Diana Olick’s latest column puts “principal writedown” in perspective: “The government is officially giving borrowers back home equity.

Yep, somewhere between $35 and $50 billion worth. Of course we’ve all lost over $5 trillion, but who’s counting? Lenders still aren’t required to do it, but they’re going to get an awful lot of taxpayer-funded incentives to do it€¦Let’s face it, the underwater issue (that is borrowers owing more on their loans than their homes are worth) is now far bigger than the subprime issue and the unemployment issue. Yes, it’s concentrated heavily in five states, but it still manages to plague home prices nationwide. People are walking away in greater numbers than ever before, and people who want to stay are unable to get into modification programs because of their overwhelming negative equity. Yesterday, before the House Oversight Committee, Treasury Secretary Herb Allison said his concern with principal write down was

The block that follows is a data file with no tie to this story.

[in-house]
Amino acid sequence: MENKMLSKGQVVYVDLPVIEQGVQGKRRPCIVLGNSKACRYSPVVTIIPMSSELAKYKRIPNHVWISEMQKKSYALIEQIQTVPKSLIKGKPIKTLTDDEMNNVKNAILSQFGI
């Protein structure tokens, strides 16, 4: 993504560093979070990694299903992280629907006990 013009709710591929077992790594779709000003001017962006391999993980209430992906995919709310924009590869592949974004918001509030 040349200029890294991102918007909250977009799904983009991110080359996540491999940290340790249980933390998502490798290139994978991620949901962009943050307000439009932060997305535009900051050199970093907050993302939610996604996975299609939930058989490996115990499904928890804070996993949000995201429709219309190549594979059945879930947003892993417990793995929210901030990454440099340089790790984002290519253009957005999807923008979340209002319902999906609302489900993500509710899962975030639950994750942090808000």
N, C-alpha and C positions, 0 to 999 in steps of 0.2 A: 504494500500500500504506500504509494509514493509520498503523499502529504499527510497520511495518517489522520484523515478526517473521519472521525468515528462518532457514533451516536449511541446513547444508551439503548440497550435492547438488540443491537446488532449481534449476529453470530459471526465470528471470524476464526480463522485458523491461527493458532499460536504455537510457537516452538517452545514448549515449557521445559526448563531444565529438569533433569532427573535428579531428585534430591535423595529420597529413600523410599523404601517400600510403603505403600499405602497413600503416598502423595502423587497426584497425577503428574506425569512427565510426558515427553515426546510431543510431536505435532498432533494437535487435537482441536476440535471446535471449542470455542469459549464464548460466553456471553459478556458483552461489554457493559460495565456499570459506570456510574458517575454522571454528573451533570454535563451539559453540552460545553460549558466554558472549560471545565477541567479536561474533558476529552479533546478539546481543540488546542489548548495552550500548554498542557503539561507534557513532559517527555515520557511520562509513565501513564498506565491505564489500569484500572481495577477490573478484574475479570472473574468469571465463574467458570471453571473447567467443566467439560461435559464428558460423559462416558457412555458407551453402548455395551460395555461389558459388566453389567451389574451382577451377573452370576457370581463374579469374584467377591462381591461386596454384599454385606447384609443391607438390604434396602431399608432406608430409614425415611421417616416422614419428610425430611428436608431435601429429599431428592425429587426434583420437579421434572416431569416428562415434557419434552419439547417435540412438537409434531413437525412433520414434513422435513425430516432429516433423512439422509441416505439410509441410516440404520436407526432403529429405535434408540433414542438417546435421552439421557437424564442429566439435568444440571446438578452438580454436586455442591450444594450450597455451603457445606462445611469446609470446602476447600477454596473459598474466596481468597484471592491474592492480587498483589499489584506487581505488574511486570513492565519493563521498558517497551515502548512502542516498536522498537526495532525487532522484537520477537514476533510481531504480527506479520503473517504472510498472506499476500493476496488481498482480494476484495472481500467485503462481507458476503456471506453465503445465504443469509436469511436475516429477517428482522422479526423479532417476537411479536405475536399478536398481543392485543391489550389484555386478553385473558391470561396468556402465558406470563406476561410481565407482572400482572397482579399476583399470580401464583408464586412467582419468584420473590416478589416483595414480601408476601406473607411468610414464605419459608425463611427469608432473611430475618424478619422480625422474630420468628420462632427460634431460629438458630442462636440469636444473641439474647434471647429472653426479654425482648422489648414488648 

1) expense,

2) fairness, and

3) moral hazard.

I asked him this morning what had changed overnight? ‘The moral hazard aspects are mitigated by the structure of the programs.’ I’m not entirely sure what that means, although I’m sure many smart people behind closed White House doors came up with that exact phrase. I guess it means that because borrowers and servicers have to earn the write down incentives over three years that it’s fair. Or maybe because it helps keeps borrowers out of foreclosure, thereby stabilizing home prices around them, that it’s fair. Or maybe because the servicers and investors have to bear some cost, that it’s fair. Maybe it’s just that there is simply no other way to get ourselves out from under this mess than to forget all the bad choices some lenders and borrowers made and give them a fresh start. And for those of us who acted responsibly? No pain no gain. As I tell my kids every day, life isn’t fair.”

What do you think? Will this help the economy or only a few people who are under water? What does this do for us as investors?